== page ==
Schermerhorn Symphony Center
The Nashville Symphony program, September 16:
K. Schermerhorn - Jubilee! A Tennessee Quilting Party for OrchestraThe hall has tinkerable acoustics which they're still working with. The sound has full range but the winds and percussion sitting closer to the back wall have more definition than the strings. Orchestra Board Chairman Martha Ingram (Ken's companion) gave $30 million to the building and got others to give large amounts as well. The total cost: $123 million - a bargain considering the Segerstrom's $200+ million and Atlanta's $400 million and rising. Schermerhorn seats a little over 1800, about the same as the Musikverein.
We arrived Friday night after I picked up Barbara at her college in a limo and went from there to LaGuardia Airport for our flight to Nashville. Dimples Kellogg (book writer/researcher) picked us up at the Nashville airport and drove us to the downtown Hilton, just across the street from the hall, where the Crowns were waiting for a late evening snack with us. Charles Briefer arrived Saturday shortly after noon.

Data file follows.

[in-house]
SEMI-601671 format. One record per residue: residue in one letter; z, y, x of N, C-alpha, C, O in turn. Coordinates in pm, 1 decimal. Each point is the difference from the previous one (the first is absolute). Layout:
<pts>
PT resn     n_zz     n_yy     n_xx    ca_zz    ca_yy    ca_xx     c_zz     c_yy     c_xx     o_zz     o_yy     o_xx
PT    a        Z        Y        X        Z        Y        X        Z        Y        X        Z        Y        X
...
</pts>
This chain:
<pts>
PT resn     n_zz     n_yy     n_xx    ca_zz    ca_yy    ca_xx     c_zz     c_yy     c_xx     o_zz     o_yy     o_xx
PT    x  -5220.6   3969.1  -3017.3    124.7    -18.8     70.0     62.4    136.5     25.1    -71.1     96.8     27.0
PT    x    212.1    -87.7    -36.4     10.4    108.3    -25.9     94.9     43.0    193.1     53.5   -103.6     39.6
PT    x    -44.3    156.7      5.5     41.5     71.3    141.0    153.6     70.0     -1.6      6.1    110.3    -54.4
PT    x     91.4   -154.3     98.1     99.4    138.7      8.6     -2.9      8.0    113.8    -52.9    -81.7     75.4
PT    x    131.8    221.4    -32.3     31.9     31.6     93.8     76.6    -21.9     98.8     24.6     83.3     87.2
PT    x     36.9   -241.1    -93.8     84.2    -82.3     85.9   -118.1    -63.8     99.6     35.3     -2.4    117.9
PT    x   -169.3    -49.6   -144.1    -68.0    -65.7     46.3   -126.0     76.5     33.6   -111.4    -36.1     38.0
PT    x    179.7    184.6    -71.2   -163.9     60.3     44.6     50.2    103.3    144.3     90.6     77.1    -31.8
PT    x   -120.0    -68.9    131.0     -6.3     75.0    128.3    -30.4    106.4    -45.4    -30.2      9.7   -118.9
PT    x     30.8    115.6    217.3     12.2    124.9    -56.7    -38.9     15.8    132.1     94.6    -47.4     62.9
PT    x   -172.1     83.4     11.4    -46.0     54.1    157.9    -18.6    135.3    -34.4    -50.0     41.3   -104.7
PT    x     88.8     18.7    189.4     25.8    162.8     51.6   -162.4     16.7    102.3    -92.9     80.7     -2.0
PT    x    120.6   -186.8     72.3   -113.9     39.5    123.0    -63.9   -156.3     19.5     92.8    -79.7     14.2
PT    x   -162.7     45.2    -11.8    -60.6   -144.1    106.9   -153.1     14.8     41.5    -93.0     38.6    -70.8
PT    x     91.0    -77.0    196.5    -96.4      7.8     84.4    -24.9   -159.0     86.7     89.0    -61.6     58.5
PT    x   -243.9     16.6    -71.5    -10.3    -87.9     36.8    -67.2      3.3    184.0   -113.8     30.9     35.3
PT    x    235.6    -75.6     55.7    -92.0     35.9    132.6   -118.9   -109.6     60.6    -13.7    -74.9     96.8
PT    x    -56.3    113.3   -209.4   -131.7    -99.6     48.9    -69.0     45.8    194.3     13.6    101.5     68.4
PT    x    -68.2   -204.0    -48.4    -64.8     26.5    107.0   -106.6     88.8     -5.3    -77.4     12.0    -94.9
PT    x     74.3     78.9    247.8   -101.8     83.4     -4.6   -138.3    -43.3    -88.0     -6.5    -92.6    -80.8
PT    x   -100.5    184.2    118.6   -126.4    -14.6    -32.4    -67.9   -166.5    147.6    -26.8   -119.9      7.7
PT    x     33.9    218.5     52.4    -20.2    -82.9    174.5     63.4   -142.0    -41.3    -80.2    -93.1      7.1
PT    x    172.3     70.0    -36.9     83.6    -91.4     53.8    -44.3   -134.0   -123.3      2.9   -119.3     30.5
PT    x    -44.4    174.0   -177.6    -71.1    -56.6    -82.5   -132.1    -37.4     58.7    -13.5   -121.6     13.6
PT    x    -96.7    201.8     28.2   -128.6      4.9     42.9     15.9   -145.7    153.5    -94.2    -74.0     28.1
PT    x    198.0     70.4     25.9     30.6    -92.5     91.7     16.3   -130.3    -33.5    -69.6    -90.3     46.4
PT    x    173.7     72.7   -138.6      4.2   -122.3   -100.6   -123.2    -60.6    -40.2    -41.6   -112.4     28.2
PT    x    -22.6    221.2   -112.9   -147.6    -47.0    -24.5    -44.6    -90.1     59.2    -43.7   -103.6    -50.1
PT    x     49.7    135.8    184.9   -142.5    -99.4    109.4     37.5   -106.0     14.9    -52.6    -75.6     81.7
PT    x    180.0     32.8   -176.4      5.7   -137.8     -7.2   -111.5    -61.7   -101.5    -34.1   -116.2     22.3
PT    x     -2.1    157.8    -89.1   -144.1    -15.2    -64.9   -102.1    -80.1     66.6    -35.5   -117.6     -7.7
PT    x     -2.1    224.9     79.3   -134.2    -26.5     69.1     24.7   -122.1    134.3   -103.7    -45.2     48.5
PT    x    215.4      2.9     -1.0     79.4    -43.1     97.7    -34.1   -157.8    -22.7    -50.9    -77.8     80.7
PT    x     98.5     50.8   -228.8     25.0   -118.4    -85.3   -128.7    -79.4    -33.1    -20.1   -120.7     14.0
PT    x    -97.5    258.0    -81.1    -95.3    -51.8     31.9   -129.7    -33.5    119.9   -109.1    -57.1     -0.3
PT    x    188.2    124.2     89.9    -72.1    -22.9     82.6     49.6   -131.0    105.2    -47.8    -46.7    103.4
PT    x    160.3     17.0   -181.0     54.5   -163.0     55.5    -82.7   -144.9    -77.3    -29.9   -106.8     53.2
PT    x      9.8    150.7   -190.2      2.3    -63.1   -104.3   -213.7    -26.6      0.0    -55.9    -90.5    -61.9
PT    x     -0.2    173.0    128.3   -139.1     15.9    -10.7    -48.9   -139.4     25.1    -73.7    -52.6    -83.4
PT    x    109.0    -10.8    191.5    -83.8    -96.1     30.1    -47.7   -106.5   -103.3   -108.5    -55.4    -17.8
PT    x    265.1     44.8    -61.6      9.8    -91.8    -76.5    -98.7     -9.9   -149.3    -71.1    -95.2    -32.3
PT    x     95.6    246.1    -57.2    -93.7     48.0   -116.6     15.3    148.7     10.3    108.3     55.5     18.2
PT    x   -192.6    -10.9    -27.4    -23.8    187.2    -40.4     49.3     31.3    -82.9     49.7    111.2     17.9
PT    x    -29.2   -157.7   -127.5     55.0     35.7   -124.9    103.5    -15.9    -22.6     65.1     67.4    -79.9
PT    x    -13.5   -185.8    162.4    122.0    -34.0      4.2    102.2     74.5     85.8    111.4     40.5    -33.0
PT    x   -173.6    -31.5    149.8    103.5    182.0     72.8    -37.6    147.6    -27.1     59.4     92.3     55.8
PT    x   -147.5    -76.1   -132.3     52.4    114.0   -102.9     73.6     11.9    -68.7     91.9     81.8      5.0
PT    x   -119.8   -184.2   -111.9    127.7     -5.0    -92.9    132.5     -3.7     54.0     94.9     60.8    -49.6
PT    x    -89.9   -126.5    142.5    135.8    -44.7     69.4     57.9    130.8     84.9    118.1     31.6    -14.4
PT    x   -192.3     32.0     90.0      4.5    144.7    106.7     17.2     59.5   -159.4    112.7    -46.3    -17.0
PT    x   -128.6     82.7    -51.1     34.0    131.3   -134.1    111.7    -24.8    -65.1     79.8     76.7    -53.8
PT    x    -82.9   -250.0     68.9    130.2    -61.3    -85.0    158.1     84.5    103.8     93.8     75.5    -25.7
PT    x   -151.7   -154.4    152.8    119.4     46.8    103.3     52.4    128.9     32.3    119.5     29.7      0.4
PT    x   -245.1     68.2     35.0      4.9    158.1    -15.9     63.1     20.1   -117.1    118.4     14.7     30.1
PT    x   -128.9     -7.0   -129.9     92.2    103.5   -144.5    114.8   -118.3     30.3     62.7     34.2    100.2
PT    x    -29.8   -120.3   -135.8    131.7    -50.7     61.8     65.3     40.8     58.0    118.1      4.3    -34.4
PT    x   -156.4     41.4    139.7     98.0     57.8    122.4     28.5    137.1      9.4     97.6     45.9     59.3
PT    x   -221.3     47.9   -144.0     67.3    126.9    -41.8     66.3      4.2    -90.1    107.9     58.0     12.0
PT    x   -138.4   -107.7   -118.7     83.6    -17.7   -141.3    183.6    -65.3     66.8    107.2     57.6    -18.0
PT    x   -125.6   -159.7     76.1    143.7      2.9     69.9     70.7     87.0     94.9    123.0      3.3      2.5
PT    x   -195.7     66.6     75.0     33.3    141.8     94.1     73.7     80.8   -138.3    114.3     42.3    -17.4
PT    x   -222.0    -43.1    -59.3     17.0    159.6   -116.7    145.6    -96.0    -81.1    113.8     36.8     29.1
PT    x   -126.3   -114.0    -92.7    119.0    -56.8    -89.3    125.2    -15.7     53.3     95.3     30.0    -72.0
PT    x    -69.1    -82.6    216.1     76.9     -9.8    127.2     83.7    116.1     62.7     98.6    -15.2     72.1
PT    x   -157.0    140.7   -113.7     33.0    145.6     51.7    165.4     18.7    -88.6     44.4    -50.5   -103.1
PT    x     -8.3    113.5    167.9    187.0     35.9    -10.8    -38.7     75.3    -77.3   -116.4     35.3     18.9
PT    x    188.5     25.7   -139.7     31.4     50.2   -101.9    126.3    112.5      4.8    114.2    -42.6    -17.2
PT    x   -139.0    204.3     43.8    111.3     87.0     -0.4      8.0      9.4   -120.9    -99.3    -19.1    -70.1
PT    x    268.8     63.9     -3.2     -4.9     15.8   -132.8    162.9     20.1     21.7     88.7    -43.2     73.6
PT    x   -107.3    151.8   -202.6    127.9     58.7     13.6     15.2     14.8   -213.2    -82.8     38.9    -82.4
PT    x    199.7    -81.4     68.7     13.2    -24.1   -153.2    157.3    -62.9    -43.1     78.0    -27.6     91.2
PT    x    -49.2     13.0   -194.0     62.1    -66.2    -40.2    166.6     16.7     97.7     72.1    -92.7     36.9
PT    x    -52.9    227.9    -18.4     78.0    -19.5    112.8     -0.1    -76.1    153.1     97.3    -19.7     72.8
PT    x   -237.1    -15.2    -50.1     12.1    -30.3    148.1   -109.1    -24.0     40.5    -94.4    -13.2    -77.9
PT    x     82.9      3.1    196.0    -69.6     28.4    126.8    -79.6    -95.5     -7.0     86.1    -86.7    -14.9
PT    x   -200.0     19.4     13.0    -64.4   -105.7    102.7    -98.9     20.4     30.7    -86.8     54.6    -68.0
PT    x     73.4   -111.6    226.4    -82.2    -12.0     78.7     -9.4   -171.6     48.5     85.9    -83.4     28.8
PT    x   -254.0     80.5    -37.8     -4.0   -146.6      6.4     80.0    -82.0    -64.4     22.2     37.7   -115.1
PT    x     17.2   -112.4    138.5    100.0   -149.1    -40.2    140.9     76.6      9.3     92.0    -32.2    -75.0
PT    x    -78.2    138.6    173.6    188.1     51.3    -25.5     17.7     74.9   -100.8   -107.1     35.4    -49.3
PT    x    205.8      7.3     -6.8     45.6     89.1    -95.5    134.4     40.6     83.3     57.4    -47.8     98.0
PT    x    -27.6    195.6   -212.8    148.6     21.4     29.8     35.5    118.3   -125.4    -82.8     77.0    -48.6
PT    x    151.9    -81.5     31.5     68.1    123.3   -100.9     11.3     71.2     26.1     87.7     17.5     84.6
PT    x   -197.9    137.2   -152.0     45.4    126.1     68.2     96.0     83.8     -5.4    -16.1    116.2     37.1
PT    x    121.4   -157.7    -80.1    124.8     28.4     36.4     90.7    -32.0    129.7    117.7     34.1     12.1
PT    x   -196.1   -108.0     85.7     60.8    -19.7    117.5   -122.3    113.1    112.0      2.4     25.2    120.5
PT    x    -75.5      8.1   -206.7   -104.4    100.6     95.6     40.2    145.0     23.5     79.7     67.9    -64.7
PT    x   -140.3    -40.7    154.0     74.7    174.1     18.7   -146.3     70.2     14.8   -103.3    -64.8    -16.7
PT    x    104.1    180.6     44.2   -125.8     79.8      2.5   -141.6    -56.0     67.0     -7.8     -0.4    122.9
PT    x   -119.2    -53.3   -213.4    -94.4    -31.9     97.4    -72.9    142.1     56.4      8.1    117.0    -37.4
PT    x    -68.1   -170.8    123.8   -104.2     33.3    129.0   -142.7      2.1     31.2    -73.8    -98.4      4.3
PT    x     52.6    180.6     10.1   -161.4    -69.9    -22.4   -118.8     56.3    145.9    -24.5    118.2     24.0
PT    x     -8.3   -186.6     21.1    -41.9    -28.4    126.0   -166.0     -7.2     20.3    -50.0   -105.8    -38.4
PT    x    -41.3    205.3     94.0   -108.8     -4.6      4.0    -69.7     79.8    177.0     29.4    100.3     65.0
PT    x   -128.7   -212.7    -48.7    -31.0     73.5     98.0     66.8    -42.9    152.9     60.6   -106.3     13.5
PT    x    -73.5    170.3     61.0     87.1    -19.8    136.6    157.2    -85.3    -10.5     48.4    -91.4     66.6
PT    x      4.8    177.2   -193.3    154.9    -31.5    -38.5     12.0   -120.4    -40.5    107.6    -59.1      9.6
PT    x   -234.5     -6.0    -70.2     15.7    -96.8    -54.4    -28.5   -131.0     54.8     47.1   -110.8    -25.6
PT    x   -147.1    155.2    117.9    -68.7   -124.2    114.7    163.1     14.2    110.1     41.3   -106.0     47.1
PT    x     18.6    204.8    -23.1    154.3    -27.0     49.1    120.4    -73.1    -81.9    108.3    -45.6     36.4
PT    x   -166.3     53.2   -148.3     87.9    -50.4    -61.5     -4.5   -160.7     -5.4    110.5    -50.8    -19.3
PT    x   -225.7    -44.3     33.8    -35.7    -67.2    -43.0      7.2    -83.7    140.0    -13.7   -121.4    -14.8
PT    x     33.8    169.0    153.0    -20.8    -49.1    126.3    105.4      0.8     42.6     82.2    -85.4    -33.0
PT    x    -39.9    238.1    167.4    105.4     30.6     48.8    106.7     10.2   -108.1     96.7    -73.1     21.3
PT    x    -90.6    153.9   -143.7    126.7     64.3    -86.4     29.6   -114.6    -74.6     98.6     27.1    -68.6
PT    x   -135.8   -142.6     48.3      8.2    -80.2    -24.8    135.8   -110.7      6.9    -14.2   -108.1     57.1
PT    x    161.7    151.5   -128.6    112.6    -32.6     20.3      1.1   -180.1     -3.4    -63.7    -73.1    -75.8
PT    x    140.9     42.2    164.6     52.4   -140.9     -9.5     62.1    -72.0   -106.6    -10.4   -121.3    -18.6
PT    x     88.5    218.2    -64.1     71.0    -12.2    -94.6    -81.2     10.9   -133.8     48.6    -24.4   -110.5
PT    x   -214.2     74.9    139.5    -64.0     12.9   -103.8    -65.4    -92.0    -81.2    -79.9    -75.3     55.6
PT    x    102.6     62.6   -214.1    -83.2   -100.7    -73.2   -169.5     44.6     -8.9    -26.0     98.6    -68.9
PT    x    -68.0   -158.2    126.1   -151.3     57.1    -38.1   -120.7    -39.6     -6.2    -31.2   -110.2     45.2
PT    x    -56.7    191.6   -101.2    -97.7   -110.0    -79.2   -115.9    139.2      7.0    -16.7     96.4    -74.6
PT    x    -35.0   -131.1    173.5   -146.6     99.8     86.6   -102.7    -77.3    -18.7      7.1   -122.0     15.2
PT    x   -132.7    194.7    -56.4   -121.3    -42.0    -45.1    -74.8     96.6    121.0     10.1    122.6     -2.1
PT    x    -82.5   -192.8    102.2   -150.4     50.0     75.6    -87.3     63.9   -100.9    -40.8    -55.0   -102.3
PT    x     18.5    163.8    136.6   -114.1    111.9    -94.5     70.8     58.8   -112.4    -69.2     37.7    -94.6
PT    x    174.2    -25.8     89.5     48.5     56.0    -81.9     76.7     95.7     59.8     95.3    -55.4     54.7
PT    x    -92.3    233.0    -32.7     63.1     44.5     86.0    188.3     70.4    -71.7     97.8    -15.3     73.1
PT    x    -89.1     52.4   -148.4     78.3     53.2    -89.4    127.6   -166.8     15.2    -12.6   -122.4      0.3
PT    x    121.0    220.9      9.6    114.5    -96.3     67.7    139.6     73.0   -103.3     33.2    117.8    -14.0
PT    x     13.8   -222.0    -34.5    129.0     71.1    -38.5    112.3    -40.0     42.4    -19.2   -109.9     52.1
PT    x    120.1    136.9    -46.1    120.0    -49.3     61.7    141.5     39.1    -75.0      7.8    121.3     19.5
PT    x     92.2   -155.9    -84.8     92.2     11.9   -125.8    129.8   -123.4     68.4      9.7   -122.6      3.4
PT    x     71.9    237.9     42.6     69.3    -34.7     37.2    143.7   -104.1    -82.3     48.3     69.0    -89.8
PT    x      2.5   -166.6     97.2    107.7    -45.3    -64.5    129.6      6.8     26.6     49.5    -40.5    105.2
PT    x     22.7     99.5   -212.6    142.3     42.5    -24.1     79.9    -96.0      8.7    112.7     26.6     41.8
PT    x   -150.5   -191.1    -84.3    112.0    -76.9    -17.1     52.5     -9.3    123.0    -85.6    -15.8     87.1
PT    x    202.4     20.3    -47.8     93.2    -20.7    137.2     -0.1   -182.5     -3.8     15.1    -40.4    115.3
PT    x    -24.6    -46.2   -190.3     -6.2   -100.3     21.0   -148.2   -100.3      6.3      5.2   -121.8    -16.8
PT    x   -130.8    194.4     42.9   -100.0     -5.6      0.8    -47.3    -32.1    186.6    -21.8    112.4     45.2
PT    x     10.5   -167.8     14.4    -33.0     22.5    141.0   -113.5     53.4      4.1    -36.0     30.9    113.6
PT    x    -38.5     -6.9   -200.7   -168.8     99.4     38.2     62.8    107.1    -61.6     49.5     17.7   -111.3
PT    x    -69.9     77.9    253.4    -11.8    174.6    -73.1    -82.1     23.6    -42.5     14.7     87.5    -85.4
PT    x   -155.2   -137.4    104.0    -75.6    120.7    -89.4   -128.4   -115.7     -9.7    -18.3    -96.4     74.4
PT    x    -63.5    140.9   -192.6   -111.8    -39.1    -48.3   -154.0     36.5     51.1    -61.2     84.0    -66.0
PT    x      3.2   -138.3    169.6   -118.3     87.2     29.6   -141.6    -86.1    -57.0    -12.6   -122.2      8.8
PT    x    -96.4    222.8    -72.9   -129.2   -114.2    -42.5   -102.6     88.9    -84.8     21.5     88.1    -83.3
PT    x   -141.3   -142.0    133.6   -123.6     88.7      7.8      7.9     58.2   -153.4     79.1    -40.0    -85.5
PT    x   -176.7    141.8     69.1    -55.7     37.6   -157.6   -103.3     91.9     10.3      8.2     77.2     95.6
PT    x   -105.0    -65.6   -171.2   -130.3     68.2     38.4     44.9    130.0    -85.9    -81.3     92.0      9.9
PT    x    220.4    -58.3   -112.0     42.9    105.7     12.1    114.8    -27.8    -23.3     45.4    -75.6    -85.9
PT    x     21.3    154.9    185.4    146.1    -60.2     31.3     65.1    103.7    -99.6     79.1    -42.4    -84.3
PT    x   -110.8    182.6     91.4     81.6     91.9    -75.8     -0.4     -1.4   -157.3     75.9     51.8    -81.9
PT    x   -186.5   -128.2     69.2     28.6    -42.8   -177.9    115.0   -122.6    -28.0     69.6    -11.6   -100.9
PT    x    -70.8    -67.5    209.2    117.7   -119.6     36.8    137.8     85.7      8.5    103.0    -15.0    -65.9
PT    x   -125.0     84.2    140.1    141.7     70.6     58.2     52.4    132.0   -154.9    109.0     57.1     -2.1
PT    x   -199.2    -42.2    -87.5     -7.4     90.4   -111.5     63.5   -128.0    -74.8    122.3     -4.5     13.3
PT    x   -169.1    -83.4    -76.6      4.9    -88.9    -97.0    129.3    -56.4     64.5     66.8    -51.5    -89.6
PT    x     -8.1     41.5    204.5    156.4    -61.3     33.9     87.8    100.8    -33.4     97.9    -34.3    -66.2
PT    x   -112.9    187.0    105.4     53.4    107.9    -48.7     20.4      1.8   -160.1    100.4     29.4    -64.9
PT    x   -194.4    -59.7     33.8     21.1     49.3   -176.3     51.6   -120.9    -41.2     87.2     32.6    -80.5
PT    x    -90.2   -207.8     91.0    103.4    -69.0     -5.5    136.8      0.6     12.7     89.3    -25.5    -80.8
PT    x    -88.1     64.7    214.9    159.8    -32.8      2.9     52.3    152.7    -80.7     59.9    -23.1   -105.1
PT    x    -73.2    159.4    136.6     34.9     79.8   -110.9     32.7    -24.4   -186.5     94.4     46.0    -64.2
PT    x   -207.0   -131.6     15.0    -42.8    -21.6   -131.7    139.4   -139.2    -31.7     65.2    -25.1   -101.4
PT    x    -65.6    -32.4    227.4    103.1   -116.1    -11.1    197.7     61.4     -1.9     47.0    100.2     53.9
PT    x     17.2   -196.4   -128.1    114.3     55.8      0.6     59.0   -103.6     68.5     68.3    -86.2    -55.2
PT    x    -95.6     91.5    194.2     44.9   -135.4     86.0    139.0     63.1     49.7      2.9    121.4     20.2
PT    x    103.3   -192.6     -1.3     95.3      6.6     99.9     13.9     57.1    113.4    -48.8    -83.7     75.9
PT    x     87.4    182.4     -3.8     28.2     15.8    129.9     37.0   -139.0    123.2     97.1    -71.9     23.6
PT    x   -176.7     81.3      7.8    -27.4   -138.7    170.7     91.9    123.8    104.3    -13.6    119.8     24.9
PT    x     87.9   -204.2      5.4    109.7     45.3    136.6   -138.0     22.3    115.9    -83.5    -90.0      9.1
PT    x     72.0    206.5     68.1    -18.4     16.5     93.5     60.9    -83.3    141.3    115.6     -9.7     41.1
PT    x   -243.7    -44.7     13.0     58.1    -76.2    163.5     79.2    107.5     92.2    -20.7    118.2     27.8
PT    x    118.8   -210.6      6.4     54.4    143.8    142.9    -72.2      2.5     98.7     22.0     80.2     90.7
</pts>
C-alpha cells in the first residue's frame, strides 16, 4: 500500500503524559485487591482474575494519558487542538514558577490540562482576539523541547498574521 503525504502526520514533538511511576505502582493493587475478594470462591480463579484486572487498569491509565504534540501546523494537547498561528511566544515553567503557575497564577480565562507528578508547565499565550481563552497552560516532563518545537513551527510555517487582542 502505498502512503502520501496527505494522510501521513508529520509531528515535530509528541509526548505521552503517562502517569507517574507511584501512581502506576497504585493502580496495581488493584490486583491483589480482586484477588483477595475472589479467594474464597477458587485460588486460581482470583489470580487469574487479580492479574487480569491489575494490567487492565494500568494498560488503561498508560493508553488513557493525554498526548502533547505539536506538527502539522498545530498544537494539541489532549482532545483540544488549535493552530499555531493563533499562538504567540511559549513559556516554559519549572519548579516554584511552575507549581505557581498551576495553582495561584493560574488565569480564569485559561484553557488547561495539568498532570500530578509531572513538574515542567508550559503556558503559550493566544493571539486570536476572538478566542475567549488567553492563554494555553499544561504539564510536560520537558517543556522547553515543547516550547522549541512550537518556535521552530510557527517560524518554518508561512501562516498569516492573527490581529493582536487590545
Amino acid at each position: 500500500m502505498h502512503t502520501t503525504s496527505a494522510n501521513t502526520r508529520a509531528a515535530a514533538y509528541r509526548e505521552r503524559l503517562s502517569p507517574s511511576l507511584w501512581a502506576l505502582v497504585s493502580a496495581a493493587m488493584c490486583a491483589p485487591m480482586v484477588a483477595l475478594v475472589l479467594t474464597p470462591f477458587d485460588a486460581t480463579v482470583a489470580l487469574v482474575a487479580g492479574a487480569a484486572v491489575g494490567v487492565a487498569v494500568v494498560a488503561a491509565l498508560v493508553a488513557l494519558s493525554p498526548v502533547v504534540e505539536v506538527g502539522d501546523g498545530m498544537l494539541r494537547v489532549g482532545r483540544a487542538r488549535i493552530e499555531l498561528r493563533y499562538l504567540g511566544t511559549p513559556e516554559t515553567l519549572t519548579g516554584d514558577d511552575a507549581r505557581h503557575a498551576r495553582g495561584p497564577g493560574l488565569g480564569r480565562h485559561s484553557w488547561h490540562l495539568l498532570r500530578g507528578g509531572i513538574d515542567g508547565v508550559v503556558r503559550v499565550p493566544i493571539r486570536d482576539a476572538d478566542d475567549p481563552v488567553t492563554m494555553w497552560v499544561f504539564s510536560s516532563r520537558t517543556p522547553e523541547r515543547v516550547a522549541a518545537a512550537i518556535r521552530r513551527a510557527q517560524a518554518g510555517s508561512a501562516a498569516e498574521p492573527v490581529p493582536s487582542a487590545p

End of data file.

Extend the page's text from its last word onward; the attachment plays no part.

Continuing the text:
Saturday afternoon, orchestra executive director Alan Valentine met us in the hotel lobby at 3:30 and proceeded to give us a complete tour of the hall including backstage facilities, restaurants, lounges and courtyard where Ken's ashes are in the base of the statue of the flutist:
The book launch (where I spoke) began at 6 pm with drinks and hors d'oeuvres, followed by a dinner at 7pm and the concert at 8pm. Bob Rada, whom Tom knew from Chicago but only served with Ken at West Point, also spoke.